1 By order of 16 July 1997, received at the Court on 4 August 1997, the Giudice di Pace di Genova (Magistrate, Genoa) referred to the Court for a preliminary ruling under Article 177 EC of the EC Treaty (now Article 234 EC) two questions on the validity of Article 1(f) of Council Regulation (EC) No 1580/96 of 30 July 1996 fixing, for the 1996/97 marketing year, the derived intervention prices for white sugar, the intervention price for raw sugar, the minimum prices for A and B beet, and the amount of compensation for storage costs (OJ 1996 L 206, p. 9) and of Council Regulation (EEC) No 1785/81 of 30 June 1981 on the common organisation of the markets in the sugar sector (OJ 1981 L 177, p. 1), as amended by Council Regulation (EC) No 1101/95 of 24 April 1995 (OJ 1995 L 110, p. 1, hereinafter Regulation No 1785/81 or the basic regulation).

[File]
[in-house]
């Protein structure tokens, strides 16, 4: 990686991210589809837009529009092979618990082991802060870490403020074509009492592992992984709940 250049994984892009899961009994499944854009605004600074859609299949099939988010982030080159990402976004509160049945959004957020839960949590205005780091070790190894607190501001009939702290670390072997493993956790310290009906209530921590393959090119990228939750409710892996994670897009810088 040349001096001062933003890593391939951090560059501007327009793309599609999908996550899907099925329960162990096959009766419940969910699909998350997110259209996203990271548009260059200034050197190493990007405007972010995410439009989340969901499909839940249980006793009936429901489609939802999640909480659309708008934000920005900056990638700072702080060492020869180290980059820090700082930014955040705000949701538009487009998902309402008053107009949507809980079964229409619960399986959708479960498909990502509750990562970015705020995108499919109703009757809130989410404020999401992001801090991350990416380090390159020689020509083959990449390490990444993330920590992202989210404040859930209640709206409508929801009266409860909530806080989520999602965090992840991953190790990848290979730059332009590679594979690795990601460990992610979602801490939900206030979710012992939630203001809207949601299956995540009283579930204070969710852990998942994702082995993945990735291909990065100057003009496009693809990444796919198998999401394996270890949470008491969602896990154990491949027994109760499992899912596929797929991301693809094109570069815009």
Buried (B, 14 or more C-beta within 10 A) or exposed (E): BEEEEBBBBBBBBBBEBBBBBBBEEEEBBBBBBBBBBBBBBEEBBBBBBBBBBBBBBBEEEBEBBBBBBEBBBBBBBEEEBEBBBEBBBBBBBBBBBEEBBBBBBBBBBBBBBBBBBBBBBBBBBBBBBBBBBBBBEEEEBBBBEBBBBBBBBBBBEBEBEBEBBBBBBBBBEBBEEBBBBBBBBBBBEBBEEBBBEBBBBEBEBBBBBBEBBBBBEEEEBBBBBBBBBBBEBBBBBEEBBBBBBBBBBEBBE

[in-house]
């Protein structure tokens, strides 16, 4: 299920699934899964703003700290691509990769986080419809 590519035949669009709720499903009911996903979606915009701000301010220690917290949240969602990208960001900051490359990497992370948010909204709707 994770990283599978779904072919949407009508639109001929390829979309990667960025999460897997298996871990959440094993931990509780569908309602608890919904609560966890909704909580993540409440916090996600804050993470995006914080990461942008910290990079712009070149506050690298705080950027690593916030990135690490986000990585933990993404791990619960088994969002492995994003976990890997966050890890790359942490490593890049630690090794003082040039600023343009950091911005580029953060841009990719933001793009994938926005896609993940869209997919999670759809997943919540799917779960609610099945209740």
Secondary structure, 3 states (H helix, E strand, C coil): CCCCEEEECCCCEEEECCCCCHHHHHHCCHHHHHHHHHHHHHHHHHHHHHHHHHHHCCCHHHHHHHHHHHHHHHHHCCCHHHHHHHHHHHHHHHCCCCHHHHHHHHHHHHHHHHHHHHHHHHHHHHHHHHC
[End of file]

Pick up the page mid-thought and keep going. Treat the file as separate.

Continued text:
2 Those questions were raised in proceedings between Eridania SpA (hereinafter Eridania), a producer of sugar in Italy, and Azienda Agricola San Luca di Rumagnoli Viannj (hereinafter Agricola), a company which supplied it with sugarbeet, concerning the validity of the classification of Italy as a deficit area for the marketing year 1996/97 and, consequently, of the application of a derived intervention price for white sugar for the areas of that Member State and of increased minimum prices payable to sugarbeet producers.

The Community legislation

The common organisation of the markets in sugar

3 In the context of the common organisation of the market in sugar (hereinafter the sugar COM), Title I of Regulation No 17 established a price regime and Title III thereof a quota regime.